• Three-Player Cribbage: This variation of cribbage is played by three players instead of the usual two. The gameplay remains similar, but there are slight differences in dealing and discarding. 
  • Captain's Cribbage: In Captain's Cribbage, two teams of two players each compete against each other. The game is played with six-card hands, and each player discards two cards to the crib.
  • Muggins: Muggins is a cribbage variation that introduces an additional rule for scoring. In traditional cribbage, the opponent can claim those missed points if a player fails to score points during the play or pegging phase. This rule is called “Muggins.” 

Gin Rummy 

Gin Rummy is a classic two-player card game that originated in the early 1900s. It is a variation of the popular Rummy family of games and is played with a standard deck of 52 cards. The objective of Gin Rummy is to be the first player to reach a predetermined number of points by forming sets and runs of cards in your hand. Here are three variations of Gin Rummy:

  • Oklahoma Gin: Oklahoma Gin is a variation where the objective is to reach a specific number of points before the opponent. The game is played similarly to Gin Rummy, but instead of a fixed number of rounds, players accumulate points throughout the game.
  • Straight Gin: In straight gin, players cannot lay off any cards onto their opponent's combinations when they knock.
  • Gin Rummy 500: Gin Rummy 500 is a variation that introduces a different scoring system. Players aim to reach a total score of 500 points. The player who knocks can earn bonus points based on the value of unmatched cards in their opponent's hand. 


First things first, euchre is not your average run-of-the-mill card game. No, sir! It's a game that demands both skill and strategy, where every decision you make can lead to triumph or send you spiraling down into the depths of defeat. Here's the deal (pun intended): euchre is played with a deck of 24 cards, consisting of the standard cards from 9 to Ace in each suit. But wait, there's a twist! Euchre has its own special hierarchy, where the Jacks of the trump suit reign supreme, followed by the other Jacks of the same color. That means that the Jack of Clubs is more valuable than the Ace of Spades! Mind-blowing, right?

  • McEvoy: The McEvoy variation is a rule modification where if the dealer turns down the upcard (the card revealed after the deal), the dealer must play alone against the other three players. This variation adds an extra level of risk and challenge for the dealer.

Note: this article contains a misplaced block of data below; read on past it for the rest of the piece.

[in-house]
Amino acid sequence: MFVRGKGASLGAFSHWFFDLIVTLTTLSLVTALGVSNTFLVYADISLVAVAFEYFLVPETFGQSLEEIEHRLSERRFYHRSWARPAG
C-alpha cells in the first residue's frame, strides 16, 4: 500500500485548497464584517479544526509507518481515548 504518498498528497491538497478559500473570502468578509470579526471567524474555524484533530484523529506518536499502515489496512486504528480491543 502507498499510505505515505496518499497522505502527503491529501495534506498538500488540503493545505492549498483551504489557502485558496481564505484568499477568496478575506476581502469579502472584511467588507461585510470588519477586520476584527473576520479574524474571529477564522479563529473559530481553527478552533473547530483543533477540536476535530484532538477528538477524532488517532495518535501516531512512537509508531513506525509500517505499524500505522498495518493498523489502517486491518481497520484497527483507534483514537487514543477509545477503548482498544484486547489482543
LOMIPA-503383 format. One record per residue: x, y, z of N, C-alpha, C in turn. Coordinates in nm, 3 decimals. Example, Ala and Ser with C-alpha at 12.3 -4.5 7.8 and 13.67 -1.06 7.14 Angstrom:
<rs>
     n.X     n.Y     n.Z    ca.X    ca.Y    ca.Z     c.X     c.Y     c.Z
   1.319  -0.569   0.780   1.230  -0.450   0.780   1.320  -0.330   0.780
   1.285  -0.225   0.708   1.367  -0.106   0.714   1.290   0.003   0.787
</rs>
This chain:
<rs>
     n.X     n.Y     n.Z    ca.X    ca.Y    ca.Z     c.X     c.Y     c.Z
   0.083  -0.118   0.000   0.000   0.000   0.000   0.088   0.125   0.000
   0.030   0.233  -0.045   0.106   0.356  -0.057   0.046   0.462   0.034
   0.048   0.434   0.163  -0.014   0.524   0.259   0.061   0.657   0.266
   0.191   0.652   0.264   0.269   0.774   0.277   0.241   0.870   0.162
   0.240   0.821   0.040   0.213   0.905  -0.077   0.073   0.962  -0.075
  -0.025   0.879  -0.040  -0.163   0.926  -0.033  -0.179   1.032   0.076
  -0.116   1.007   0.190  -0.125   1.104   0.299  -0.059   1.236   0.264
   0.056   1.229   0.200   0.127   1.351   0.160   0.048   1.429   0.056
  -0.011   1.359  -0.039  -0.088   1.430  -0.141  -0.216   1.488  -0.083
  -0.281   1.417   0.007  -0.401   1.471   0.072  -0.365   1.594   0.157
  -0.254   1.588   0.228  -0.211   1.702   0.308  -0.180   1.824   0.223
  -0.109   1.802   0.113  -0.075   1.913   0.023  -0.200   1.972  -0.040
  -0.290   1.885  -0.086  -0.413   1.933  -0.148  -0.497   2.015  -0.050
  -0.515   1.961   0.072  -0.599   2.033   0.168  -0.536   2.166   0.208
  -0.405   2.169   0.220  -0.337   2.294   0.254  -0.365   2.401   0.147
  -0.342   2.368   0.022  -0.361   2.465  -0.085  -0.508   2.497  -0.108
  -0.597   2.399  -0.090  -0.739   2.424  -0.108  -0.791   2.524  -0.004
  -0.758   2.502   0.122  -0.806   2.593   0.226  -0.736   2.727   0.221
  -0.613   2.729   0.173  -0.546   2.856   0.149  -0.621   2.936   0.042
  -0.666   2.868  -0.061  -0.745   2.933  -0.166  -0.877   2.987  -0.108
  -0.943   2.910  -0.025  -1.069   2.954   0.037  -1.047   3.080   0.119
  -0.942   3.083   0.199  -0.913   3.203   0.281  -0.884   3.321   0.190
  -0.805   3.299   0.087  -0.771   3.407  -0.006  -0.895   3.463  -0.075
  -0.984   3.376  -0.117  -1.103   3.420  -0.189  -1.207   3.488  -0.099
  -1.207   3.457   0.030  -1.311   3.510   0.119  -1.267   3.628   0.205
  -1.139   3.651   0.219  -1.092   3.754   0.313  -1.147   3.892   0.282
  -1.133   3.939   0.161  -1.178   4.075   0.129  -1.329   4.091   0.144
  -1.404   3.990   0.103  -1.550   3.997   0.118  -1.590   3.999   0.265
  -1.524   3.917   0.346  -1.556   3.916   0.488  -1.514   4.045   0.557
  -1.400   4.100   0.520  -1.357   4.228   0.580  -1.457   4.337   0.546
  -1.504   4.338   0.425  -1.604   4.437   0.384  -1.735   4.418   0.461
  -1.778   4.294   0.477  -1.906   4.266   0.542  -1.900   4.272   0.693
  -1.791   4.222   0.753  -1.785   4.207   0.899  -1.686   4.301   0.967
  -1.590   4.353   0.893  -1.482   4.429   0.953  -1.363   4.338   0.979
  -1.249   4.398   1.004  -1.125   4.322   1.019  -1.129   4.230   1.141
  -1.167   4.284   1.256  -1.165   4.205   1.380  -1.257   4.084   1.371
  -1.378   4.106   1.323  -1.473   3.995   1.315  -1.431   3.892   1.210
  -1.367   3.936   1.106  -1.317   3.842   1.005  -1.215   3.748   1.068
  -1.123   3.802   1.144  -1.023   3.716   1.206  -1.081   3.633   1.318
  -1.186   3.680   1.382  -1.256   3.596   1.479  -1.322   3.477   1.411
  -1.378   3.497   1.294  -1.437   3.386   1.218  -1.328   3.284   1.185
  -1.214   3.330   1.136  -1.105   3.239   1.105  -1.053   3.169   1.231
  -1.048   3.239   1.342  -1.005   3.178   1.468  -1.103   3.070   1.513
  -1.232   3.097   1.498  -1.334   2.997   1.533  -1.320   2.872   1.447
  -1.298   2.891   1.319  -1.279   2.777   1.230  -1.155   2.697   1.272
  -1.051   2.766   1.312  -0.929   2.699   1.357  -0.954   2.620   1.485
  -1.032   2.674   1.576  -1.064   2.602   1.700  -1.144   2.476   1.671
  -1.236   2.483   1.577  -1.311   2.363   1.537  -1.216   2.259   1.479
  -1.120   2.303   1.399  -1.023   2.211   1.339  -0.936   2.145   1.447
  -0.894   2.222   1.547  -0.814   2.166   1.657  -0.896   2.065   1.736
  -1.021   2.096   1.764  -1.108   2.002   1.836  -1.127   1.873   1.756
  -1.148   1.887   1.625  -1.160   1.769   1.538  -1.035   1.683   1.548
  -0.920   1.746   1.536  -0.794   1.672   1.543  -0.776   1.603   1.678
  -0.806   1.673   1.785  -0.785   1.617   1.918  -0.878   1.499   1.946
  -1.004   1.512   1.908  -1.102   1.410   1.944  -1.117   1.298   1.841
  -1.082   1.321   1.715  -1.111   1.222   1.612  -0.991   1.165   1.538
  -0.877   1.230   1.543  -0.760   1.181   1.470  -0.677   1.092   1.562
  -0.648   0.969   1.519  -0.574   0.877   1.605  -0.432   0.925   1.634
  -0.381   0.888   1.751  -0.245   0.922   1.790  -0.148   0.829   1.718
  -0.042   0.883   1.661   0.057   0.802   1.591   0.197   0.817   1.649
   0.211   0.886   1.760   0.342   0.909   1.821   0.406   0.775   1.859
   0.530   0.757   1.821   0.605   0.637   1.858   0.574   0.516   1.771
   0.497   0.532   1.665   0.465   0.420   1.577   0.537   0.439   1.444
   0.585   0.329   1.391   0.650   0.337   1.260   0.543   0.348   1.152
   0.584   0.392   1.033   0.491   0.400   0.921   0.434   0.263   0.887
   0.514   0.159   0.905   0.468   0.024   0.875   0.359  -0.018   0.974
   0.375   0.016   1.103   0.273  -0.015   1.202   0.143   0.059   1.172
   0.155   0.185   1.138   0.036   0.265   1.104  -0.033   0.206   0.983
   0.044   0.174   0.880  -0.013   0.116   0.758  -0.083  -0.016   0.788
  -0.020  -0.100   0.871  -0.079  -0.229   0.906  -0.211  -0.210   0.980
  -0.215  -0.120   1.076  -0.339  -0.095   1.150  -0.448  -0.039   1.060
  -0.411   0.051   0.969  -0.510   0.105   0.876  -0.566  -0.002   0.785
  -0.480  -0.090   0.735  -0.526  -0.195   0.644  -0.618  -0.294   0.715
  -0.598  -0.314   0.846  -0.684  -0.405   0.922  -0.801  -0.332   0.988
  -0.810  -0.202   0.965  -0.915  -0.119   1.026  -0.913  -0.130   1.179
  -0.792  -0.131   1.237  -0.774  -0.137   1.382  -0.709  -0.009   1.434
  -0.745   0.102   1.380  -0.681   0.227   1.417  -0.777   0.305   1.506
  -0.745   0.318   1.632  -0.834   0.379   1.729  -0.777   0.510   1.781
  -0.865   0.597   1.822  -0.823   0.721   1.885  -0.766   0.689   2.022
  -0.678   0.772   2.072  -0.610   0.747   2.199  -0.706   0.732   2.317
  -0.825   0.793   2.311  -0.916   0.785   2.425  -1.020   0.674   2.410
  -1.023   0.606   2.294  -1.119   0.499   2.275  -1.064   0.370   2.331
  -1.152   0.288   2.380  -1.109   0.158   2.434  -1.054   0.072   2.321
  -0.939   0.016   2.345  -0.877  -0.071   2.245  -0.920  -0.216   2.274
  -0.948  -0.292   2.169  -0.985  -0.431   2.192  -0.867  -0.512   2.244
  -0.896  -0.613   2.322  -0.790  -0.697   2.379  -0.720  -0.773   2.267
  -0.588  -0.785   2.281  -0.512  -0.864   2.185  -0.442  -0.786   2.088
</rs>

• Farmer's Hand: In this variation, a hand is designated as the “farmer's hand” before the deal. The farmer's hand is the Jack of the suit, which is the same color as the turned-up trump suit. The player who receives the farmer's hand gains additional advantages oF scoring benefits.
  • Picking up the top card: Normally, in euchre, if the dealer turns down the upcard, the dealer can then choose to pick up the top card of the remaining undealt deck as an alternative trump suit. This variation adds an element of unpredictability and strategy to the game.

Oh Hell

Oh, Hell! Now there's a game that's both fun and frustrating at the same time. It's a classic trick-taking card game that has been around for ages. You might also know it by other names like “Blackout,” “Black Maria,” or “Oh Pshaw.” This game requires players to think on their feet, analyze the cards played, and make calculated decisions based on available information. It's a game of predicting, bluffing, and second-guessing your opponents, which adds exciting tension and suspense.

  • Blackout with Jokers: In this variation, two jokers are added to the standard deck, making a total of 54 cards. The jokers are considered the highest-ranked cards, even higher than the trump suit if it's in play. 
  • Clubs (Version 3): In the Clubs variation of Oh, Hell, the objective is to avoid winning any tricks containing cards from the club suit. Each club card won during the round results in penalty points, while other suits are not penalized. 
  • Dealer Picks the Suit: In this variation, the dealer has the power to choose the trump suit for each round. After the bidding phase, the dealer declares the suit to be the trump for that round.

About the author

Ghulam Murtaza is a freelance tech, gaming, and gadget review writer at SEO on Power. He has been writing about tech and everything surrounding it for more than four years. He always had a passion for writing, which gave him a passion for starting writing from a very young age. You can find him reading a good book or a column in his spare time. You can follow him on LinkedIn.

Last Updated on July 20, 2023 11:17 am CEST